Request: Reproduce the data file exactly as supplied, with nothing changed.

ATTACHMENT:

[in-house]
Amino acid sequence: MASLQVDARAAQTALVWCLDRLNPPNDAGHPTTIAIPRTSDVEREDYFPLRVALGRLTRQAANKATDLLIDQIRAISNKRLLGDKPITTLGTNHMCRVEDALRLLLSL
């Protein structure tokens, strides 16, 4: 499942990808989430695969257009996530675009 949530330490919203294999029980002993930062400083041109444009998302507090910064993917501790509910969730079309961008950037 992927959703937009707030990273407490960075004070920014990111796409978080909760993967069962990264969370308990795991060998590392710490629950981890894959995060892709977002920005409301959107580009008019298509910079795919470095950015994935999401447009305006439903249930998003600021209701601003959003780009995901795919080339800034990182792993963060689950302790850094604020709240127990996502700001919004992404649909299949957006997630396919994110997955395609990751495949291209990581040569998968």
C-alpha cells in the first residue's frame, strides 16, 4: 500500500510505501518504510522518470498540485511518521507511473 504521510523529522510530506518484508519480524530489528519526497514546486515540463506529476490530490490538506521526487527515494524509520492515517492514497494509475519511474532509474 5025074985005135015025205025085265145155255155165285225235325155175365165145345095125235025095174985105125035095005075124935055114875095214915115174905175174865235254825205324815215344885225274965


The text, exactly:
[in-house]
Amino acid sequence: MASLQVDARAAQTALVWCLDRLNPPNDAGHPTTIAIPRTSDVEREDYFPLRVALGRLTRQAANKATDLLIDQIRAISNKRLLGDKPITTLGTNHMCRVEDALRLLLSL
């Protein structure tokens, strides 16, 4: 499942990808989430695969257009996530675009 949530330490919203294999029980002993930062400083041109444009998302507090910064993917501790509910969730079309961008950037 992927959703937009707030990273407490960075004070920014990111796409978080909760993967069962990264969370308990795991060998590392710490629950981890894959995060892709977002920005409301959107580009008019298509910079795919470095950015994935999401447009305006439903249930998003600021209701601003959003780009995901795919080339800034990182792993963060689950302790850094604020709240127990996502700001919004992404649909299949957006997630396919994110997955395609990751495949291209990581040569998968």
C-alpha cells in the first residue's frame, strides 16, 4: 500500500510505501518504510522518470498540485511518521507511473 504521510523529522510530506518484508519480524530489528519526497514546486515540463506529476490530490490538506521526487527515494524509520492515517492514497494509475519511474532509474 5025074985005135015025205025085265145155255155165285225235325155175365165145345095125235025095174985105125035095005075124935055114875095214915115174905175174865235254825205324815215344885225274965